The omnibus bill required 12 votes to approve defence spending for 2021 and a long-anticipated Covid relief stimulus package for Americans.
US House of Representative leaders released the 5,593-page text of a Covid-19 stimulus package hours before a midnight government budget deadline. The bill has raised controversy over the relatively small stimulus payment it grants Americans, relative to eyebrow raising hundreds of millions of dollars earmarked for Israel and other countries.
The huge bipartisan legislation is one of the largest bills the US Congress has ever drafted. The bill will likely pass unimpeded after months of negotiations between Democrats and Republicans.
The bill provides a $600 stimulus check for most Americans, another $600 per child, a $300 weekly supplement for unemployed individuals, and a total of $284.4 billion in forgivable small-business Paycheck Protection Program loans.
Israel, however, may be walking away with a significant slice of the pie. For many Americans, this is frustrating. One Twitter user took to sharing quick maths because something didn’t add up.
“$600 x 328 million = $196.8 billion. This bill is for $900 billion. Guess who’s getting that other $700+ billion?” they tweeted.
Even US President Donald Trump criticised the bill, calling it a disgrace, while calling on Congress to increase the stimulus payment from $600 to $2000.
"I'm also asking Congress to immediately get rid of the wasteful and unnecessary items in this legislation or to send me a suitable bill," he said in a video released on twitter.
But the spending package actually combines twelve different bills between two different votes. The Covid-19 relief bill, which had its own vote, was worth $900 billion. In total, the house approved $2.3 trillion in spending and relief between two votes that included the 2021 Pentagon Spending bill. $900 billion was specifically dedicated to Covid relief.
The answer to who’s getting paid is buried deep in the near-6000 page document. One segment, however, reads: "$500,000,000 shall be for the Israeli Cooperative 6 Programs." A large portion of that is dedicated to missile defense systems.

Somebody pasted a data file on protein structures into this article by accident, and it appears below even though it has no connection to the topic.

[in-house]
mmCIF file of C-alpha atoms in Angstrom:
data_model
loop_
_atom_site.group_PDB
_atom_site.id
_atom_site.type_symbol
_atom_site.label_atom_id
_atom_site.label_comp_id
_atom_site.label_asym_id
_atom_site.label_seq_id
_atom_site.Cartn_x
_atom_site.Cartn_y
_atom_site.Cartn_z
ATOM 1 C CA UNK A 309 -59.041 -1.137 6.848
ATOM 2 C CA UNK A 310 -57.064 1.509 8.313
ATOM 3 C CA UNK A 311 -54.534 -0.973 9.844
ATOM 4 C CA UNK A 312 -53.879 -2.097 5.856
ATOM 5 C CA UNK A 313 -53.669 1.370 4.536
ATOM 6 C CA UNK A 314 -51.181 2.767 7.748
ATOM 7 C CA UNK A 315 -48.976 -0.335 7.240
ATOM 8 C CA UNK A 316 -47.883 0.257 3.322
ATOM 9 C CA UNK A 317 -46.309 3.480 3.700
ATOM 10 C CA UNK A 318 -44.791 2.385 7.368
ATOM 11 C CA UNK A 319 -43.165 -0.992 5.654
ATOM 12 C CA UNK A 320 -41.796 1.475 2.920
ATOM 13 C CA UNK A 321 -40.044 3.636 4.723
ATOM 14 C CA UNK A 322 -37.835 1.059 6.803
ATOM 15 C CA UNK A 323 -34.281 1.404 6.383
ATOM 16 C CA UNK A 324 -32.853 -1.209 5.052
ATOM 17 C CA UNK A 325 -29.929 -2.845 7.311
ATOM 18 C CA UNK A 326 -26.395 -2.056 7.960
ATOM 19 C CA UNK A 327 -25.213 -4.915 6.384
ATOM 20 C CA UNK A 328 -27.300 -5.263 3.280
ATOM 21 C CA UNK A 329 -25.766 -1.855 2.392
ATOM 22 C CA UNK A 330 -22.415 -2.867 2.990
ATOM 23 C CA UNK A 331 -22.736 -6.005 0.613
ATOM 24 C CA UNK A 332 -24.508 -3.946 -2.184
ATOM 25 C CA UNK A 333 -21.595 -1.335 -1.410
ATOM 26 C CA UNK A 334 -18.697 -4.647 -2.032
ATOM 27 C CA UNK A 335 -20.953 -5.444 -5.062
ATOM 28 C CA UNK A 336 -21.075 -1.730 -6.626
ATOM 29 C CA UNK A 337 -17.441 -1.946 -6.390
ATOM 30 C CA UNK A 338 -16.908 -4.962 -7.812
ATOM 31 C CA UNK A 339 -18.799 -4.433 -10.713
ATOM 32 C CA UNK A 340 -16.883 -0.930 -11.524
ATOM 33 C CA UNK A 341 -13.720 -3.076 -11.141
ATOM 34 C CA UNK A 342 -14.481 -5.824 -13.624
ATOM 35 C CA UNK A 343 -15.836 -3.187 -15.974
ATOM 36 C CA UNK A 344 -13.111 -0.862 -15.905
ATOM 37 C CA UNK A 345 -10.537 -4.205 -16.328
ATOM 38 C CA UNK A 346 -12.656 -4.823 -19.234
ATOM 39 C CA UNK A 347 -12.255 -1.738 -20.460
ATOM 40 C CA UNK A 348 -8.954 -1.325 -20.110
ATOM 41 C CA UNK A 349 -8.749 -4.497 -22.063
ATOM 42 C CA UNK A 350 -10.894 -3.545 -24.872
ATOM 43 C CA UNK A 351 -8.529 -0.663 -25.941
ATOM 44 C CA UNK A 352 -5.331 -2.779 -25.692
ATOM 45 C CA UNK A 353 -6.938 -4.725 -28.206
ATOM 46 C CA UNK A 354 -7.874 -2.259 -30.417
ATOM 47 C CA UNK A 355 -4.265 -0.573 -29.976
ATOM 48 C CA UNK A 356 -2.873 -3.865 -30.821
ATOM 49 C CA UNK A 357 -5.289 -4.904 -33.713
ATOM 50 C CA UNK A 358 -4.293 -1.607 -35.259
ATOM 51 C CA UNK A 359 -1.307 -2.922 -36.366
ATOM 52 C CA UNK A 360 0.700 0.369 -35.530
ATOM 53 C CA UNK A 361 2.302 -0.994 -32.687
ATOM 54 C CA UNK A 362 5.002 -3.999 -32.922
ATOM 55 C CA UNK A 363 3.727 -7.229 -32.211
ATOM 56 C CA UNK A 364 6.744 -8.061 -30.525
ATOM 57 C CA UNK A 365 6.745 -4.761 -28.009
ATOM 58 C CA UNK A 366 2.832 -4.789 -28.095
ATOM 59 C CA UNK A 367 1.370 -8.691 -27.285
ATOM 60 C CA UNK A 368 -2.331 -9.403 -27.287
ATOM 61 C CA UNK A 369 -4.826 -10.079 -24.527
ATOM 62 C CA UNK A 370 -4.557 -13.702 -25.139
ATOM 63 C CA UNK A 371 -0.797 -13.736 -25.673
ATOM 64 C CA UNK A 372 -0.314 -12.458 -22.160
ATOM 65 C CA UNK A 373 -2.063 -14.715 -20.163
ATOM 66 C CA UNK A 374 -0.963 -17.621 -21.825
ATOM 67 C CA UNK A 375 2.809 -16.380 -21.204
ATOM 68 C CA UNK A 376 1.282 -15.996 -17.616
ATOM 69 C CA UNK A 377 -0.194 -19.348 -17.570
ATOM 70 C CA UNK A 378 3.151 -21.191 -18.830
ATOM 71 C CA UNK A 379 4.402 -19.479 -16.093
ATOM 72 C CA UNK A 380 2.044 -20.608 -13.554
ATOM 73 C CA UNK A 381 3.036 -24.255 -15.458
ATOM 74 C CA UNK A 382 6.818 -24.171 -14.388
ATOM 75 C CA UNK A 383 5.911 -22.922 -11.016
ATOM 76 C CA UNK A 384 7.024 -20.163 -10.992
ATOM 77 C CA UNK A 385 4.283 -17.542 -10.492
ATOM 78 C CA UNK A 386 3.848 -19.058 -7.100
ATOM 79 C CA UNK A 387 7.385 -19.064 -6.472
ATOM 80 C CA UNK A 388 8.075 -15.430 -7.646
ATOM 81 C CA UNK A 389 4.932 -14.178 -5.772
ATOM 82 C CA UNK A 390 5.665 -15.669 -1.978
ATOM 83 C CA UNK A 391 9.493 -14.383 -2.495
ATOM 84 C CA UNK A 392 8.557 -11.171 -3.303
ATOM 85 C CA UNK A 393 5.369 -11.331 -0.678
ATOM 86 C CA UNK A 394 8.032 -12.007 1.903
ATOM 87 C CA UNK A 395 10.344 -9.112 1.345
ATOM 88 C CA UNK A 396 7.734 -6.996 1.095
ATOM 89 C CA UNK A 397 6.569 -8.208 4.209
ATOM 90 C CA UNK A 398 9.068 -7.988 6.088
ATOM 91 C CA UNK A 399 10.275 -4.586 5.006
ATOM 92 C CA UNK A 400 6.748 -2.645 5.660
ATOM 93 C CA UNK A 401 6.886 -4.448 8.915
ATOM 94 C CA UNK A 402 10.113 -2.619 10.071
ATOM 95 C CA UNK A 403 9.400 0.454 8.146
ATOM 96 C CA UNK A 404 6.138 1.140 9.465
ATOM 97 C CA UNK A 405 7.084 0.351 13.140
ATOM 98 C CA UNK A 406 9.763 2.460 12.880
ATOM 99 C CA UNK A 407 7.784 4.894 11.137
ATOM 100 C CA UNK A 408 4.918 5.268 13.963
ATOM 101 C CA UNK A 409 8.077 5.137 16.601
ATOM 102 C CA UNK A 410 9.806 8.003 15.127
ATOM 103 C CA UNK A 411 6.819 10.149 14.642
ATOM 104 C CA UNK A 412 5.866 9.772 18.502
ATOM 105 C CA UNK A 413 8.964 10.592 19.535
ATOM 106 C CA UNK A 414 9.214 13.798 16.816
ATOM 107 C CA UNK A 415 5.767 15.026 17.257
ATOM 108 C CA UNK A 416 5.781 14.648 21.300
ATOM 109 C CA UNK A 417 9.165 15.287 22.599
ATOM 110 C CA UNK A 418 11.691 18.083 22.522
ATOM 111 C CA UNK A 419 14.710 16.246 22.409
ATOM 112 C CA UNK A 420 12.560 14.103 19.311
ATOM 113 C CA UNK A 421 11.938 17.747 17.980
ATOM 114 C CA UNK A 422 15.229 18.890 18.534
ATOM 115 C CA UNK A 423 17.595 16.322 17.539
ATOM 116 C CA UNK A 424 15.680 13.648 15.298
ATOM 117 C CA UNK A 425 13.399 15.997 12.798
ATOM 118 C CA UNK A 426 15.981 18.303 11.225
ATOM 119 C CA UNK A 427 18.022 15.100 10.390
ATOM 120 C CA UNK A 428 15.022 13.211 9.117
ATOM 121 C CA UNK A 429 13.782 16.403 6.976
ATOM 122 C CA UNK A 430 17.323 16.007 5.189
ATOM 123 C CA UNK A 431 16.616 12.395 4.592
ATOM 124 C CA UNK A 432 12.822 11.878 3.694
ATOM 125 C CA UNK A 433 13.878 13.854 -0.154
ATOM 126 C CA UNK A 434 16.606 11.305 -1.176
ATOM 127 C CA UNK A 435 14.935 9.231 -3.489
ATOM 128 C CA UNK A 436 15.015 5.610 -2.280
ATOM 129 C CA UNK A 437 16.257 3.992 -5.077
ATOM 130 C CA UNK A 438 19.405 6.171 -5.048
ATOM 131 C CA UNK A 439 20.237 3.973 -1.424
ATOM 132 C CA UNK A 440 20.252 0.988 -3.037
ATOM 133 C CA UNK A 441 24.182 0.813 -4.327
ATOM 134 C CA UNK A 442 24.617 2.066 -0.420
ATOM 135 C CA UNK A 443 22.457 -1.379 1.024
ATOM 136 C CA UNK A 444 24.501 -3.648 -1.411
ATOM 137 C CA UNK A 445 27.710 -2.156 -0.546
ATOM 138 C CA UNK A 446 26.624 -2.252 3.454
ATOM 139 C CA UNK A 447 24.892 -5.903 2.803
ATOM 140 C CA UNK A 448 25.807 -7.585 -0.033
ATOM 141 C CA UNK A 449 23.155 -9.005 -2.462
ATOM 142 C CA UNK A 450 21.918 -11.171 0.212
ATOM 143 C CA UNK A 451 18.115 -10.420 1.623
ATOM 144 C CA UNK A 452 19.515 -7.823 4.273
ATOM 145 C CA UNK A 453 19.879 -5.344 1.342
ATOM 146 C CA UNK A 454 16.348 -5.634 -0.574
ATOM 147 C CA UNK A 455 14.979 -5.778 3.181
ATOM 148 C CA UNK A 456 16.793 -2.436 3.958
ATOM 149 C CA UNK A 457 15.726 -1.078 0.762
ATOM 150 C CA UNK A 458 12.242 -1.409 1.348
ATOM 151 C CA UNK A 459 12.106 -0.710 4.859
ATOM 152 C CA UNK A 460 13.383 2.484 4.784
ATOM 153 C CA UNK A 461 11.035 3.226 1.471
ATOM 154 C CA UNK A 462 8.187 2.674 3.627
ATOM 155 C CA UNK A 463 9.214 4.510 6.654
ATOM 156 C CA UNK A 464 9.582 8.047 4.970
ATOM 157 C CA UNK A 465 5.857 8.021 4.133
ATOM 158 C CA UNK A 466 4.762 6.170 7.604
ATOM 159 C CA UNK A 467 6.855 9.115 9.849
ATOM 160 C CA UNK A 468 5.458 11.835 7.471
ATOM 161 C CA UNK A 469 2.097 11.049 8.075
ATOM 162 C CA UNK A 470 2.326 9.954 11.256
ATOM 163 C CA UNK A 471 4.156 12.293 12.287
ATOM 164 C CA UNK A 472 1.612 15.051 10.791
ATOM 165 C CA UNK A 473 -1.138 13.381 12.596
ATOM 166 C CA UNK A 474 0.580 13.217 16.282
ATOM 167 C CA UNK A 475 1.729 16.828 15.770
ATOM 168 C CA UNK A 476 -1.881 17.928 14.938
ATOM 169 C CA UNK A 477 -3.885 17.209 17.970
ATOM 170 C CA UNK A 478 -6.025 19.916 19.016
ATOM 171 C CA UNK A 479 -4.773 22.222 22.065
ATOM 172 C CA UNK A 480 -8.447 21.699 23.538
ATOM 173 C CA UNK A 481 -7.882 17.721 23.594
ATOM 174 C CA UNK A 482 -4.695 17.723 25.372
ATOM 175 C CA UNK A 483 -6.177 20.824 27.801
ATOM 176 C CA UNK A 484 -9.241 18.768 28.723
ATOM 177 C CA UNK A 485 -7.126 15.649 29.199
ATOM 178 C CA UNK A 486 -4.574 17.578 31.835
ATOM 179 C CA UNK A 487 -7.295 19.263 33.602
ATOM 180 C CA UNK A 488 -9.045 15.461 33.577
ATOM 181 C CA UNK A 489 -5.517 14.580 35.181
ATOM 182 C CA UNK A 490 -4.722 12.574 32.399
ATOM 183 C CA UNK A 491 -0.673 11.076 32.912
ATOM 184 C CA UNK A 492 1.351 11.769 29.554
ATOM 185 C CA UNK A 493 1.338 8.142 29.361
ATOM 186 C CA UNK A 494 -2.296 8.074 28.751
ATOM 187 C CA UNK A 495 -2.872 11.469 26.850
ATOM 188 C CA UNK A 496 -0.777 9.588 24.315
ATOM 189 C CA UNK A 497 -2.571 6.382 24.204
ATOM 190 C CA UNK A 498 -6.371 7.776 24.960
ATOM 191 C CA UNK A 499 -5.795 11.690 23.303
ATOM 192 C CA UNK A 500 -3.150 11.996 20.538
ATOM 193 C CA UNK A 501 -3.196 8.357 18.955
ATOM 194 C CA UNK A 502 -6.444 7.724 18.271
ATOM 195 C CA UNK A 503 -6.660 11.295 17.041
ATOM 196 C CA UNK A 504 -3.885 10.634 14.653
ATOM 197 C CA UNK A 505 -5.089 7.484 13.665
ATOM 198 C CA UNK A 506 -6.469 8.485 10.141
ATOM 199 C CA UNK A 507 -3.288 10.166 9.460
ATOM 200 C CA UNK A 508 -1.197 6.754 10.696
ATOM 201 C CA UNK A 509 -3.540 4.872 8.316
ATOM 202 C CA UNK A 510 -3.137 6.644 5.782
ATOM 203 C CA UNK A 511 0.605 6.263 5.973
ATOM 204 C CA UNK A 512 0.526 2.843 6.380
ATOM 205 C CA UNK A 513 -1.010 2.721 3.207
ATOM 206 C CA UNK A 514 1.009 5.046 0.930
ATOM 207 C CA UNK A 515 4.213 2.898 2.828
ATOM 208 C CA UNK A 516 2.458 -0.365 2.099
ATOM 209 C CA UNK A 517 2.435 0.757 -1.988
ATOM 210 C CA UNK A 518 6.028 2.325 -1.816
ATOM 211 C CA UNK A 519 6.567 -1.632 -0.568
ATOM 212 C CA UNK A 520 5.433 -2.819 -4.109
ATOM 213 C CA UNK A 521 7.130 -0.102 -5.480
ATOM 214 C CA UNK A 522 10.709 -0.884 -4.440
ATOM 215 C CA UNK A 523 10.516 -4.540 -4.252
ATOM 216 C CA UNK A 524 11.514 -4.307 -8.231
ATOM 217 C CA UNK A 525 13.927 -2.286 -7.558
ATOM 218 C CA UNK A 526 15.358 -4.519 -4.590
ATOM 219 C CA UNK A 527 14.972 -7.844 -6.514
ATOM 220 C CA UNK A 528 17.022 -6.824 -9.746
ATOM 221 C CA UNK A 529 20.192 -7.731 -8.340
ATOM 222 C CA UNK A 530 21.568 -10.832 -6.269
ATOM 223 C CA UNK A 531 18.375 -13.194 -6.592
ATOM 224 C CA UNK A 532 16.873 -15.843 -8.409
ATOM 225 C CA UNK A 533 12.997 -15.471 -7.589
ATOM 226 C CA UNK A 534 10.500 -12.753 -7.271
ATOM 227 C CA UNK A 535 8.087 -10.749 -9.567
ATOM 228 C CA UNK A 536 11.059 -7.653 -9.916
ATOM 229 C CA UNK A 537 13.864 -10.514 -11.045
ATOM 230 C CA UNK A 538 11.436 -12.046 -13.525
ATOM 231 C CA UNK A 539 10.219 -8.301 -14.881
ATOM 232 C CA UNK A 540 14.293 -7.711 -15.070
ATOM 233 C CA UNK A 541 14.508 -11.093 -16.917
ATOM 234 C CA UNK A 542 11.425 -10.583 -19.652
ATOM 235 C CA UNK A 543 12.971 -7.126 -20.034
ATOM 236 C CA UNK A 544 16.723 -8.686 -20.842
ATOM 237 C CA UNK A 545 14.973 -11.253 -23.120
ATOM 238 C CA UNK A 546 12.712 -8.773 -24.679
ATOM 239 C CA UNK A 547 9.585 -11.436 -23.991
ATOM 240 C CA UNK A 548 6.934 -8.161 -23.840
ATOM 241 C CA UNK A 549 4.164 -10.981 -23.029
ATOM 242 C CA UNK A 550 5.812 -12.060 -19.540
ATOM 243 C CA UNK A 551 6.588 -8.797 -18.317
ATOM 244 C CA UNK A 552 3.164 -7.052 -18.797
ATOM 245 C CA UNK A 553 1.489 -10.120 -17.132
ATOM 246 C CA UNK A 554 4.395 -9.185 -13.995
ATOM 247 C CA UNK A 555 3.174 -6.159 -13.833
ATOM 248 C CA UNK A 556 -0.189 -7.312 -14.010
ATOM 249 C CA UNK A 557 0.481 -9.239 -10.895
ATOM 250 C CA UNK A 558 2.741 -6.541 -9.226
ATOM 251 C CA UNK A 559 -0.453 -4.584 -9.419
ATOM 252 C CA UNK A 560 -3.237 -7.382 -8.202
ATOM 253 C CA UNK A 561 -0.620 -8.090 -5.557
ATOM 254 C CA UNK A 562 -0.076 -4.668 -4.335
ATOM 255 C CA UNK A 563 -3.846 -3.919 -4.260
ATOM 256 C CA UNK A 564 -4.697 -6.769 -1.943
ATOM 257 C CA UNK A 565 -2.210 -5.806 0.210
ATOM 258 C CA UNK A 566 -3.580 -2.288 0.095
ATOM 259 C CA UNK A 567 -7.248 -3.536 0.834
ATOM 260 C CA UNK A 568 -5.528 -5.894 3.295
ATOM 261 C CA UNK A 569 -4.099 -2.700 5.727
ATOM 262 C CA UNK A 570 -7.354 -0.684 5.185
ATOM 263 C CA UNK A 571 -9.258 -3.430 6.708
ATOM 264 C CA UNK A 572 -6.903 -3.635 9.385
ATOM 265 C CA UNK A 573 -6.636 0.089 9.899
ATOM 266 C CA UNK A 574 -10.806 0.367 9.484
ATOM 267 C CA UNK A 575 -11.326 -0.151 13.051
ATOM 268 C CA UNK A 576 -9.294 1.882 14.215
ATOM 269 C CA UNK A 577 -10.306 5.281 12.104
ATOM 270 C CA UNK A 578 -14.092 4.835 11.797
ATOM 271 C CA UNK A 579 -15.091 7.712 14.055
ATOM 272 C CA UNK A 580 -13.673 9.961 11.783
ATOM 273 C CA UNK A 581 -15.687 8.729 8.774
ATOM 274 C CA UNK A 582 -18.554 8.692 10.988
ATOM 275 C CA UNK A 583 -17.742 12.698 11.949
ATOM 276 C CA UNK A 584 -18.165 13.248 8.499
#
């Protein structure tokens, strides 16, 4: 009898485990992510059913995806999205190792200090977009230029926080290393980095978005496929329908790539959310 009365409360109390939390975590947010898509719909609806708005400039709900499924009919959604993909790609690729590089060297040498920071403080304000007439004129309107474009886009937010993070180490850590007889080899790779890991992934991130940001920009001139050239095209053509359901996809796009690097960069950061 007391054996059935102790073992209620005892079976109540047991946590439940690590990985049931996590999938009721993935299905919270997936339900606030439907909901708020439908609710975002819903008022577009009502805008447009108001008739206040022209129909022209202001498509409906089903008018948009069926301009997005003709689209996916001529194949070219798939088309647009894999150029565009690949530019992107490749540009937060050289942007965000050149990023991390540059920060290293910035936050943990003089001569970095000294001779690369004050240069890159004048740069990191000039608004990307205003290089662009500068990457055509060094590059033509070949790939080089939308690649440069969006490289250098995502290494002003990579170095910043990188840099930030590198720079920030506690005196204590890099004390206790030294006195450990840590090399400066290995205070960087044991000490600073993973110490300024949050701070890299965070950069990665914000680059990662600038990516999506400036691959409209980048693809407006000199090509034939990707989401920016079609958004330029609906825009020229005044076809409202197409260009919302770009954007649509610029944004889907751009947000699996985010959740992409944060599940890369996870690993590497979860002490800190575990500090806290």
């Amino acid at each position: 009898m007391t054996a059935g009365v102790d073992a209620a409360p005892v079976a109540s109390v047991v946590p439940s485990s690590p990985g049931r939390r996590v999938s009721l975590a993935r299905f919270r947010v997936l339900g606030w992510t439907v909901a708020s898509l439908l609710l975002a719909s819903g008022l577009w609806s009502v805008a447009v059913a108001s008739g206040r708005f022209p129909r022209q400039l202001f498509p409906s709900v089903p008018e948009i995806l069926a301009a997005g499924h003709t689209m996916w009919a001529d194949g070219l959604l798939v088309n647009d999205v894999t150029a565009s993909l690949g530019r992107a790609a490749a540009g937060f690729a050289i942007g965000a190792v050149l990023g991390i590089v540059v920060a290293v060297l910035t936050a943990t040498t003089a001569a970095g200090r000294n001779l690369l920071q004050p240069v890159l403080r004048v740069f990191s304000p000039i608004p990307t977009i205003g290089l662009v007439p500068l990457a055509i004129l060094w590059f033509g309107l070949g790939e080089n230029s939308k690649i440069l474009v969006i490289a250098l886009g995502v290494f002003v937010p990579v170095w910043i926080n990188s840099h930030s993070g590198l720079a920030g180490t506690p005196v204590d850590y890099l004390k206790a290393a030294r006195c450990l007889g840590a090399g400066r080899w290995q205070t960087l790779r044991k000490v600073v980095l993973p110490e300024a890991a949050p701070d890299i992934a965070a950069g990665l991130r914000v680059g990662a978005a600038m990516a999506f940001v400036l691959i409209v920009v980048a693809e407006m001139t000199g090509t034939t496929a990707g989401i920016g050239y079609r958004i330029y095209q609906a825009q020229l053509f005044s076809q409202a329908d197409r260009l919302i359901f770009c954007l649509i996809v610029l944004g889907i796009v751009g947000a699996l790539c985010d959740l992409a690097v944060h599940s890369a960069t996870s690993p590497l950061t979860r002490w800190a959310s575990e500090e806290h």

This triggered outrage on social media, with “$500,000,000 for Israel” trending worldwide.
The half a billion payment is part of a 2016 agreement signed during the Obama administration that will continue until 2026, and provide a total of $38 billion in military aid to Israel. Part of the deal was an agreement that Israel would not ask for more money for missile defense systems during the 10 year period.
Moreover, the agreement gradually repeals Israel’s right to spend 26 percent of US aid on Israeli defence firms, which was critical to building its military industrial complex. A restriction forcing Israel to spend 14 percent of aid on buying fuel for its military was also repealed, among a host of other compromises giving Israel more freedom to spend US aid however it wanted.
But even among the US House of Representatives, this wasn’t a popular decision. The Democrat version of the bill put aside $225 million for humanitarian assistance in the West Bank and Gaza, with the option that the funding could be directed to the UN Relief and Works Agency (UNRWA).
After passing through a Republican majority senate, the final bill saw that amount reduced by $150 million to only $75 million, with no appropriations for UNRWA funding.
In what many find deeply ironic, the Covid-19 relief bill earmarks $250 million to be split over 5 years towards promoting cooperation between Israel and Palestine, after contributing towards Israeli armament with double the amount.
The bill saw widespread approval from all major Jewish American lobby groups in the United States, including AIPAC, J Street, the Anti-Defamation League, Americans for Peace Now, Jewish Federations of North America, and the American Jewish Committee.
Among other appropriations, the bill puts aside $1.4 billion for President Donald Trump's southern border wall, and increases military spending by 3 percent.
Democratic Representative Alexandria Ocasio-Cortez tweeted that House Representatives received the 5000 plus document to read only hours before the vote.
"It's not good enough to hear about what's in the bill. Members of Congress need to see & read the bills we are expected to vote on," she said.
"I know it's 'controversial' & I get in trouble for sharing things like this, but the people of this country deserve to know. They deserve better."
After Trump’s request for amendment, the bill’s future is uncertain. The current draft required months of negotiations, and concerns are rife that amendments would further delay the much needed relief spending.
Trump’s comments risk a government shutdown, which was narrowly avoided on Monday, December 21 after Senate and House leaders passed a temporary delaying motion.